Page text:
Chamber calls for changes in tax climate

Published 10:10 am Monday, April 6, 2015

The Minnesota Chamber of Commerce is leading a push across the state to encourage the Legislature to make the tax climate for businesses more competitive.

The push has become the organization’s top legislative priority of this year.

“If you look at Minnesota, everybody agrees the economy is pretty good right now,” said Jim Pumarlo, communications director with the Minnesota Chamber of Commerce. “Minnesota is getting a lot of good reports … but in tax policy we’re still ranking the worst in the country.”

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The organization wants to improve competitiveness for small and midsize businesses by reducing the tax burden on their business income that is passed through their personal income tax returns. It also hopes to reduce the corporate tax rate, enhance research and development credit and reduce the estate tax.

Pumarlo said 92 percent of Minnesota companies pay their taxes through their personal income tax return. He said business owners should not have to be taxed on income that is directly invested back into their business.

“It’s basically another ball we have to juggle,” said Charlie Newell, president of Minnesota Freezer Warehouse in Albert Lea.

Tom Sherman, owner of Usem Inc., said taxes for his car dealership have increased by about 45 percent to last three years, and he said the increase amounts to a job position.

“It’s also about fairness,” Sherman said. “Because my effective tax rate as a small business owner is substantially higher than the effective tax rate of someone who works for a public company.”

Sherman also said the Minnesota tax system, especially for businesses, is overly complex, and he said he pays much more than average residents and business people in neighboring states.

Austin Area Chamber of Commerce Executive Director Sandy Forstner said the system of taxing business people at a higher rate is handicapping them and making it harder for them to invest in their business by adding staff, new equipment or expanding.

“Shouldn’t you be given some credit for trying to save up some funds to really invest in your businesses?” Forstner said.

Newell said if he wants to add staff and equipment at his warehouse business, he has to look at the tax implications.

“We feel at times it is a disadvantage compared to how other entities are classified on the tax code,” Newell said.

Bill Blazar, interim president of the Minnesota chamber, agreed.

“They’re in effect discouraged from reinvesting in their company,” Blazar said.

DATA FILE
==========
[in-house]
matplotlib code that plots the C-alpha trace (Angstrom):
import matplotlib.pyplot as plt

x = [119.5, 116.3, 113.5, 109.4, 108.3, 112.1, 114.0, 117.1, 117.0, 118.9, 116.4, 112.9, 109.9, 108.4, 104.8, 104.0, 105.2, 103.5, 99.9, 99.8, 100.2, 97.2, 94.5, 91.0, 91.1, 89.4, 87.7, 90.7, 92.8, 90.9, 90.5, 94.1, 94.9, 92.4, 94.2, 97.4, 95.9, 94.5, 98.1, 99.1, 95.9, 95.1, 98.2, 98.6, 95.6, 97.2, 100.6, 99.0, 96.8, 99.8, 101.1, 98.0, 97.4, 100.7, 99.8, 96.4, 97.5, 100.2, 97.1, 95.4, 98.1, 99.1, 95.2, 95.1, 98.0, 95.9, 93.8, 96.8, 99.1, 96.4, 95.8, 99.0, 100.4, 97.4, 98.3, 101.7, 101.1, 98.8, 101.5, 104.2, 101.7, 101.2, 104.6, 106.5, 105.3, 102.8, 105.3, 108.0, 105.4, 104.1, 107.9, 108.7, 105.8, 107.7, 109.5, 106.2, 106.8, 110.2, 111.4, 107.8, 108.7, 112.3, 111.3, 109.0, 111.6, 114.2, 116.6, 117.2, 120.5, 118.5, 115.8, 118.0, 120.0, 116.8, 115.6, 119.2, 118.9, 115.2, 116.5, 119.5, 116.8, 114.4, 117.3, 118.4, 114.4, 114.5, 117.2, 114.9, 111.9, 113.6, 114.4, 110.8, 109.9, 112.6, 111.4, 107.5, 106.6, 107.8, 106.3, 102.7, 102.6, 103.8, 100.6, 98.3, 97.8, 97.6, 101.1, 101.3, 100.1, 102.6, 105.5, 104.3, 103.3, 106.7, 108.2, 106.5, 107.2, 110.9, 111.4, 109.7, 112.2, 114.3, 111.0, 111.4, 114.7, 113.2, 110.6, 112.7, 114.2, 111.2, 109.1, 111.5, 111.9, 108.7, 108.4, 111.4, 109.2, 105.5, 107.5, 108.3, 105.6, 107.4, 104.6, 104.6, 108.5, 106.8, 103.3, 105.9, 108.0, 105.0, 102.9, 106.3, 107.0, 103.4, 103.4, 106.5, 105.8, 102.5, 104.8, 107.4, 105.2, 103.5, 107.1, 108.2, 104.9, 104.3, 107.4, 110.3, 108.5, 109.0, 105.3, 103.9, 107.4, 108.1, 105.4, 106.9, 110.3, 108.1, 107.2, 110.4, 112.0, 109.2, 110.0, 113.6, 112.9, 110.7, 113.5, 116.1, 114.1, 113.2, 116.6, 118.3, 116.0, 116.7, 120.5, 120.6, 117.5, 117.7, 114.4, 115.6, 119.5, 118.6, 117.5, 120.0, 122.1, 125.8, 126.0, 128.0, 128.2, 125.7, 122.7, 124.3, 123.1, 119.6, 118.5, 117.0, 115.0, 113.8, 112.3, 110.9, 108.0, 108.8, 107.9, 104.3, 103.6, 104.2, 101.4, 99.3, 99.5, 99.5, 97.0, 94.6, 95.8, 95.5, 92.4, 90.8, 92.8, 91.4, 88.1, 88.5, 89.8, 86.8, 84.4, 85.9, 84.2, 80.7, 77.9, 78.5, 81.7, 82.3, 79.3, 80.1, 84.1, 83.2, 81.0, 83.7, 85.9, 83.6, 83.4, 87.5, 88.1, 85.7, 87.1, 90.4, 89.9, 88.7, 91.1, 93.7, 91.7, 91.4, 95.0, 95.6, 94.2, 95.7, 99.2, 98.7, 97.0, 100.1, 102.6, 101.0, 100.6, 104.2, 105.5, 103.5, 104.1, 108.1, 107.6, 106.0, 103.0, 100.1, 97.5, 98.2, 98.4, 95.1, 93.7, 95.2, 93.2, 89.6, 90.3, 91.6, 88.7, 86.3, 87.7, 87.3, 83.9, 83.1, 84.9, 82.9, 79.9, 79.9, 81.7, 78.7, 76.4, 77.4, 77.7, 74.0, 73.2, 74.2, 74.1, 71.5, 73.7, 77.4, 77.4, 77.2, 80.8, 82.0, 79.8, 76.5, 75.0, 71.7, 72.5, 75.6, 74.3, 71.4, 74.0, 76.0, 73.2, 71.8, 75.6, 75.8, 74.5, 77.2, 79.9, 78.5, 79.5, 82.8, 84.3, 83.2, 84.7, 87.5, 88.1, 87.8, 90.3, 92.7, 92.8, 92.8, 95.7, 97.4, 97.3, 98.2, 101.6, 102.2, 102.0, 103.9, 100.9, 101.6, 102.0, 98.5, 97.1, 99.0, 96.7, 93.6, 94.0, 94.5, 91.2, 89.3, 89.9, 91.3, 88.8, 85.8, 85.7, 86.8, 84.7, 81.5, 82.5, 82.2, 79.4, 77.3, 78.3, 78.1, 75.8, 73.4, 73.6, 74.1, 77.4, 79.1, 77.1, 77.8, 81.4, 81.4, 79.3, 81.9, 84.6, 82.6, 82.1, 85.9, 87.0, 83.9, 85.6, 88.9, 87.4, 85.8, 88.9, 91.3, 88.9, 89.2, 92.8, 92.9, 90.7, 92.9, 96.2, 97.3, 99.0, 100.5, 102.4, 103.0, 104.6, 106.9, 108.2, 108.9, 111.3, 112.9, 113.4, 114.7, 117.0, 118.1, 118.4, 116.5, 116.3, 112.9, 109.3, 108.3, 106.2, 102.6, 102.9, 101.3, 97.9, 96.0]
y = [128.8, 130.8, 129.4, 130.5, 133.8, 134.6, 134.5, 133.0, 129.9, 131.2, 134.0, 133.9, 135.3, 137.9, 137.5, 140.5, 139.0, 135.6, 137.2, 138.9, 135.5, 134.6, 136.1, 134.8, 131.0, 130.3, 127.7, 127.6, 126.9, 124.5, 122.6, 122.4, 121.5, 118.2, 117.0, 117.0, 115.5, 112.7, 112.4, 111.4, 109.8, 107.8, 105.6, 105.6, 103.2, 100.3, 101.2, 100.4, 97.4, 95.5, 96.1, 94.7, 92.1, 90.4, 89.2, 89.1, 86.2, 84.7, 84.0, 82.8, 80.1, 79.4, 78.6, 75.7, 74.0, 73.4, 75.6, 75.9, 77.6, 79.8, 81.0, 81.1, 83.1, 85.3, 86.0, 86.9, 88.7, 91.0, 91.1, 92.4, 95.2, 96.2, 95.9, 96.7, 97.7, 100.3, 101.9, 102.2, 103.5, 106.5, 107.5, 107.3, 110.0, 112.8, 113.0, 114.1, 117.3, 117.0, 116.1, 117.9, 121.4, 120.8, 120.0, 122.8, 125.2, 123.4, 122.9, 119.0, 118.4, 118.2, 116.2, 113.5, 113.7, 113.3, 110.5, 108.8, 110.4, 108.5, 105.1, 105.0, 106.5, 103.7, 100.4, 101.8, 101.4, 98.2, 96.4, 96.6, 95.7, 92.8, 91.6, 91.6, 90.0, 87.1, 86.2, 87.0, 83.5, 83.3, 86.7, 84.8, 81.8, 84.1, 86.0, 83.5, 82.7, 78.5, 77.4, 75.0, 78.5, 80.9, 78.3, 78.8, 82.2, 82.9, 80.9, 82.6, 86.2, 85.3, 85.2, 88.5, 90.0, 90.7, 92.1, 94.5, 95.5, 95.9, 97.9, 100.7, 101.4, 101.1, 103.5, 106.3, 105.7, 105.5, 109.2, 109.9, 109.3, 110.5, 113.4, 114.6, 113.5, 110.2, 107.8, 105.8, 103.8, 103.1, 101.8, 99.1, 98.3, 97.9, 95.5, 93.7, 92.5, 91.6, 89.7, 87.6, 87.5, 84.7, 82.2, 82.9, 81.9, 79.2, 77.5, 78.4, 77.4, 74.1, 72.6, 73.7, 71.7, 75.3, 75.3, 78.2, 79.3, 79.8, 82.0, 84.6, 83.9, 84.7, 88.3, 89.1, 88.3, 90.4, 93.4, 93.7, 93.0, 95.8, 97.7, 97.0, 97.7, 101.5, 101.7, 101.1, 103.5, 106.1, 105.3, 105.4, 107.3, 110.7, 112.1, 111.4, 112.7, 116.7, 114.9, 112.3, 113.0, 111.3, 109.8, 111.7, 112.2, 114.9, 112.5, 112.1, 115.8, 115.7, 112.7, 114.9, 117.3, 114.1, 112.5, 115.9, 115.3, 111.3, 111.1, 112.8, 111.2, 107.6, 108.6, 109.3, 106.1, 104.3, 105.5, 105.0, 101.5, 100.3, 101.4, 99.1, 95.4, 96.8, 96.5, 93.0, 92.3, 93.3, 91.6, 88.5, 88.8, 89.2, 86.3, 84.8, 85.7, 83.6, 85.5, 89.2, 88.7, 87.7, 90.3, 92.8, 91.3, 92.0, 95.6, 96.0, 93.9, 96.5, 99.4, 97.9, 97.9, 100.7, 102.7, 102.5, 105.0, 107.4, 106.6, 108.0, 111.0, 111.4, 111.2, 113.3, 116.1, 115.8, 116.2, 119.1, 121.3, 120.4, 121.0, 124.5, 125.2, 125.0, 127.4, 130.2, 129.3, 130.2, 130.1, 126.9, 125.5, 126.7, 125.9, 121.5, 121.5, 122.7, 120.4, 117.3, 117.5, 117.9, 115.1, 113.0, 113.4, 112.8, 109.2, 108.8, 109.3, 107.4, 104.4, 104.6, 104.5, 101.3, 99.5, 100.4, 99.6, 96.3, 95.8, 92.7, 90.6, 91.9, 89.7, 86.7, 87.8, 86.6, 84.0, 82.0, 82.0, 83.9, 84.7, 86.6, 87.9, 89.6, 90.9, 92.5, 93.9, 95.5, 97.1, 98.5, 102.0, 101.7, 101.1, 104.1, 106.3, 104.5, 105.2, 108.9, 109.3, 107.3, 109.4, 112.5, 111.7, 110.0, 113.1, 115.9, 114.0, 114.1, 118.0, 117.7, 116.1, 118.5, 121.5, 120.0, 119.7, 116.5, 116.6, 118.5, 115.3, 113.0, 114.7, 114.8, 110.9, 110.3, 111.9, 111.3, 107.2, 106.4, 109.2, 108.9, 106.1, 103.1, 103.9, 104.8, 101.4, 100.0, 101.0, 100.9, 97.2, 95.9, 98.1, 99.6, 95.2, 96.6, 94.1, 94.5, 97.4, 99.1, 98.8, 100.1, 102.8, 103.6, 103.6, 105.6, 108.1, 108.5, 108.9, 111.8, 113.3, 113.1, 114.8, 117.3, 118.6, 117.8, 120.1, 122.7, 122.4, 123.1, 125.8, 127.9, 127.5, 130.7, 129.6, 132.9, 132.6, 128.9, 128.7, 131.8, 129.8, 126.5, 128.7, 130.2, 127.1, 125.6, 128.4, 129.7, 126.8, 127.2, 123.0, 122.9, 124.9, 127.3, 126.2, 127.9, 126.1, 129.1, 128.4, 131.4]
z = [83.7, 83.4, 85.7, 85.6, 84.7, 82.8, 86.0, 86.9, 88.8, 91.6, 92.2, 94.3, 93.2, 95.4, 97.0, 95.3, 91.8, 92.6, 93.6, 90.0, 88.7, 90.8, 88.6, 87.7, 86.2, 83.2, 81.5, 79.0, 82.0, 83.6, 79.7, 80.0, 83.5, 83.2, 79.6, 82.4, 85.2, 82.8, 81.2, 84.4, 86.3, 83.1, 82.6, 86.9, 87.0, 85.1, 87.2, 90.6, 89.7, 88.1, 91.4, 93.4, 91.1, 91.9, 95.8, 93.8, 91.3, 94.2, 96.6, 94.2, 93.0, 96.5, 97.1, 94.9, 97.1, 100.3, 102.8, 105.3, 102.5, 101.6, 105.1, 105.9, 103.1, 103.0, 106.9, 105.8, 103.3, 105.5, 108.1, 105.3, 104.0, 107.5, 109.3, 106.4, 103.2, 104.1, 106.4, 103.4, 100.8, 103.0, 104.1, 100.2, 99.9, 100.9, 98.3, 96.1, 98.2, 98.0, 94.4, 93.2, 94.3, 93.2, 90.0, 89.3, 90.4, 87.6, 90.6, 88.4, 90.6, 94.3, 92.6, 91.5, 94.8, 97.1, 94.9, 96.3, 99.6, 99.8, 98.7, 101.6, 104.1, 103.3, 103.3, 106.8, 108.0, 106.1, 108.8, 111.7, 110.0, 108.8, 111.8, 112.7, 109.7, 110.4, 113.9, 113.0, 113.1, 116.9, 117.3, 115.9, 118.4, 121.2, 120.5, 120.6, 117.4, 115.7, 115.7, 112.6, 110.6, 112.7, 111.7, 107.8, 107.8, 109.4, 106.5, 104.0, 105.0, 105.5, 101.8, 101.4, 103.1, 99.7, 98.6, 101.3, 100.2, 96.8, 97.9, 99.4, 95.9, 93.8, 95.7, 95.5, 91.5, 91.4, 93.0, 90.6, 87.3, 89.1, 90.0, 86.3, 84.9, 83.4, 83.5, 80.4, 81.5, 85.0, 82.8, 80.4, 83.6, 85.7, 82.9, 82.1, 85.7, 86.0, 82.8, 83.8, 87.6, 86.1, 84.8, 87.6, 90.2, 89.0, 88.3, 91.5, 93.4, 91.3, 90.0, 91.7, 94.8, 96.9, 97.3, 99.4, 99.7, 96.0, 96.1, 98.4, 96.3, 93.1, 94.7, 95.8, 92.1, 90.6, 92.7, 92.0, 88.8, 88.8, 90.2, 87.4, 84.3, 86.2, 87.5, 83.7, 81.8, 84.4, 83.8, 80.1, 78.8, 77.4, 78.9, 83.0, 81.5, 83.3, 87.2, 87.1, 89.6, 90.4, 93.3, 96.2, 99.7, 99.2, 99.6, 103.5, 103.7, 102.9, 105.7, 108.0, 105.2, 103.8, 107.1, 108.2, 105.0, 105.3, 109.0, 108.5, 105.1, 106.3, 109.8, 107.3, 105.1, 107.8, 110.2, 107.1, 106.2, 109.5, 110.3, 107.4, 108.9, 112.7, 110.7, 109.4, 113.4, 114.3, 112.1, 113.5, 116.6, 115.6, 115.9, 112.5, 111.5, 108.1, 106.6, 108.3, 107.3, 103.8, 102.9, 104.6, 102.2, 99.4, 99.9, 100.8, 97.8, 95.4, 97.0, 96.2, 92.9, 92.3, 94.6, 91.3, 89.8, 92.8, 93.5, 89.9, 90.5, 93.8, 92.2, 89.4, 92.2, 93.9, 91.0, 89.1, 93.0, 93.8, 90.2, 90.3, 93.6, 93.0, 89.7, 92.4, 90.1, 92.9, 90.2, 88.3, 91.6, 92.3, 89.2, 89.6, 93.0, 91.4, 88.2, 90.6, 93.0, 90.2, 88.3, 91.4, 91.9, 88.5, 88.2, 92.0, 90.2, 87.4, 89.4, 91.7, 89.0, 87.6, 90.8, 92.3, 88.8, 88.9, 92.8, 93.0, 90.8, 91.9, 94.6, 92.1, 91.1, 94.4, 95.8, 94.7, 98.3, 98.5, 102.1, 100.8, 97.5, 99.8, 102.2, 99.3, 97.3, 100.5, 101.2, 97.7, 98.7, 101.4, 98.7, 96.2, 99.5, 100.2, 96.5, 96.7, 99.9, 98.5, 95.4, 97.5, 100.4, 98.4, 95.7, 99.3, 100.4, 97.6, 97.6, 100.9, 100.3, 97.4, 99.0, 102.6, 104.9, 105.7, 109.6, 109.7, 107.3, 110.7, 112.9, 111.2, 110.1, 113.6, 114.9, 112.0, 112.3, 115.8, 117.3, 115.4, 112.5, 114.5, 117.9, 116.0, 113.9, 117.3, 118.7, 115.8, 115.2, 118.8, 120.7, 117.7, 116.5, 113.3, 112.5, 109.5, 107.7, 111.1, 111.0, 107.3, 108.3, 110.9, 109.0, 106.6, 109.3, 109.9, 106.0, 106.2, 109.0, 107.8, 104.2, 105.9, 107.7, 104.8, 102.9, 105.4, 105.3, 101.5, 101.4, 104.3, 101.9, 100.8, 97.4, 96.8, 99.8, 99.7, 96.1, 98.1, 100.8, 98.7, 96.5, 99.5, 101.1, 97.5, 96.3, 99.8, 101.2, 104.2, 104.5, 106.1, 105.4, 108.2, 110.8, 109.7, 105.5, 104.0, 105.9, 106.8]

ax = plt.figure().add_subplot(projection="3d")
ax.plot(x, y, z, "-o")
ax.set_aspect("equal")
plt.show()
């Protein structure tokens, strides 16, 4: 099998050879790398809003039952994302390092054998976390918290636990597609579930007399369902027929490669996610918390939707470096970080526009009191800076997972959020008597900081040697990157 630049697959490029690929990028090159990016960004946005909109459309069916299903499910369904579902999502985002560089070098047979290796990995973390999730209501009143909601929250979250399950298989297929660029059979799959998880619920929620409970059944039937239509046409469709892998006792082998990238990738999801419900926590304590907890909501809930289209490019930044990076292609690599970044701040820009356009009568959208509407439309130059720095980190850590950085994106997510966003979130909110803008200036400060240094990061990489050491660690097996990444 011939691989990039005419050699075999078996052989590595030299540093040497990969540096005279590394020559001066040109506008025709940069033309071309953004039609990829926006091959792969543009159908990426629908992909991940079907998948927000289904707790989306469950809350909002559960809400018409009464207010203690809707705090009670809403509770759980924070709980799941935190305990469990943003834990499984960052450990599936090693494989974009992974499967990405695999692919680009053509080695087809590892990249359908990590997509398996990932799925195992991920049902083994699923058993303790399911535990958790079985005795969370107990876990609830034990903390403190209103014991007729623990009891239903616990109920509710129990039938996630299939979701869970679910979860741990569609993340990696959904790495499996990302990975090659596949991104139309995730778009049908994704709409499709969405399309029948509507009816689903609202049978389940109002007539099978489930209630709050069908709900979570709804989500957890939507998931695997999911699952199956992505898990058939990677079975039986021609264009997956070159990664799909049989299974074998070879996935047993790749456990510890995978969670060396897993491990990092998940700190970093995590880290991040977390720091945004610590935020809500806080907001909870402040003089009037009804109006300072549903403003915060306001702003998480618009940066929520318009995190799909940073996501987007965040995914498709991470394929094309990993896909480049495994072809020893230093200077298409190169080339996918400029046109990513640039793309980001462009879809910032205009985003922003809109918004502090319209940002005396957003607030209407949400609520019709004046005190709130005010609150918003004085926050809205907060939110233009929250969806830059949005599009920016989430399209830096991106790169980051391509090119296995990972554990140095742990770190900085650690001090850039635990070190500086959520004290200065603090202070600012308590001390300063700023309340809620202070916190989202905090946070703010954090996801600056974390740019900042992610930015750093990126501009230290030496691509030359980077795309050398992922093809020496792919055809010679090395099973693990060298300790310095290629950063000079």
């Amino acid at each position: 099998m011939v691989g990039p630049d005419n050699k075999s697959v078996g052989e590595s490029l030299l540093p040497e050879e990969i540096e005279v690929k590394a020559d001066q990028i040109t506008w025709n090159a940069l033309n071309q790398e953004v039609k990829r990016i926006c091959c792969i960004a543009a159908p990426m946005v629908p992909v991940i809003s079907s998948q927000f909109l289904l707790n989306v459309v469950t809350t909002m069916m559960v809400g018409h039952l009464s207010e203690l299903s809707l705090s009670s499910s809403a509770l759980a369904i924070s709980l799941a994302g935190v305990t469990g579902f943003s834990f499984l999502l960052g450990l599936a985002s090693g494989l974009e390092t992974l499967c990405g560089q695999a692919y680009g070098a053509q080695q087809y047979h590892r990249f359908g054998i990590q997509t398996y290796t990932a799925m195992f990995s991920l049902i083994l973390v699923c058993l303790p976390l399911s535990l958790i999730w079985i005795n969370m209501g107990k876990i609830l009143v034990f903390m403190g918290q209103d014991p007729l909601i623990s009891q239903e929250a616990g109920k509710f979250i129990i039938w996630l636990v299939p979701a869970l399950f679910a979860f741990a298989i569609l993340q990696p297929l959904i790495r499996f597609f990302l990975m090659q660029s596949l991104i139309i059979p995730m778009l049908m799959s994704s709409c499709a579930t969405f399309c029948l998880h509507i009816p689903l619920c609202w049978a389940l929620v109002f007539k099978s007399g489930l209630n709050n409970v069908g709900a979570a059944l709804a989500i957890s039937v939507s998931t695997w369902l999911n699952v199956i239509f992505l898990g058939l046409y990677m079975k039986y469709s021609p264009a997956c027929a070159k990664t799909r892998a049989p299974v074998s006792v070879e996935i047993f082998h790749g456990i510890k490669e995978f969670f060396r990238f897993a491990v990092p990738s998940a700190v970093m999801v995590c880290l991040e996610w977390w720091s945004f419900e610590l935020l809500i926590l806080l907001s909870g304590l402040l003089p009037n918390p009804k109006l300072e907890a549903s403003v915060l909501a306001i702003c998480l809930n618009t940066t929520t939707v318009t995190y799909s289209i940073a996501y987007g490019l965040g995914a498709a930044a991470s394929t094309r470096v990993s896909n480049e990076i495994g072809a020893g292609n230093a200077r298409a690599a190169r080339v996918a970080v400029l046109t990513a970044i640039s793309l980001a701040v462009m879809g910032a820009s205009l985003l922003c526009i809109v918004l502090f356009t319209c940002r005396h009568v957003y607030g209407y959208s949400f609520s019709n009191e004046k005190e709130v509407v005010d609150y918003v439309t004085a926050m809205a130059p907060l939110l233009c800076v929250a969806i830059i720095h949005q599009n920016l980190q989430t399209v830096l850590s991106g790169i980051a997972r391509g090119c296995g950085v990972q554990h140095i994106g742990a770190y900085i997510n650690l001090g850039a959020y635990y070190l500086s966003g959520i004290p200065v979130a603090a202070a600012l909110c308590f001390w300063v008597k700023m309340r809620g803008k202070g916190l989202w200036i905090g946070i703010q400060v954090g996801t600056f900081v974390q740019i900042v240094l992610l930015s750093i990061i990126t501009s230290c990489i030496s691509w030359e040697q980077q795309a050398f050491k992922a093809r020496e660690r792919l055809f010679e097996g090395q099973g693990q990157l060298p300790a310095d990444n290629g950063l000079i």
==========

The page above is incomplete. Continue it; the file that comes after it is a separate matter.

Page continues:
Randy Kehr, executive director of the Albert Lea-Freeborn County Chamber of Commerce said 70 percent of jobs in Minnesota are created by companies that are already in business in the state.

“We don’t need an additional road block,” Kehr said.

Pumarlo said a survey conducted by the Minnesota Chamber last summer of the business community throughout the state identified that 62 percent of responders said the tax burden is one of the two biggest burdens to creating jobs in Minnesota.

The state chamber supports investing a portion of the state surplus to business tax relief.

“Put that money in the hands of businesses so they can hire more people,” Pumarlo said. “That money is going back into the economy.”

Newell said this would cause a positive ripple effect throughout the state.

Kehr noted that businesses agree they need to pay their fair share, but noted it needs to be fair and not inhibit growth. Businesses represent 13 percent of the taxable property but are paying 32 percent of the overall taxes, he said.

“Everybody believes you have to pay your way, but it shouldn’t be unduly spread on the backs of business,” he said.

Some of the other chamber priorities include the following:

Education and workforce

With Baby Boomers retiring around the state, there is an issue with finding enough qualified workers to fill open positions.

Pumarlo said the chamber supports accelerated workforce training and apprenticeship programs, helping high school students earn college credit before they graduate and streamlining testing.

Kehr said workforce is one of the largest issues the local business community faces. While there are open jobs, there are not enough trained, qualified people to fill those positions.

Health care

Pumarlo said the chamber supports the elimination of the employer assessment for the Minnesota Comprehensive Health Association.

It also supports reforms to strengthen the transparency and oversight of MNsure and making sure employers have as many options as possible for providing health insurance to employees.


Pumarlo said the chamber members have said the transportation system is serving them well, but the state needs to make sure to maintain it. They support a transportation funding package that is strategic and sustained.

He said the chamber supports passing a 10-year funding plan that focus first on efficiencies and use of current resources. If additional funding is needed, the Legislature should look to the general fund and then new user fee models.

Labor and management

The chamber supports the repeal of an automatic inflation index on the minimum wage rate.

“We don’t think any government program should be on autopilot,” Pumarlo said.

—Jason Schoonover contributed to this report.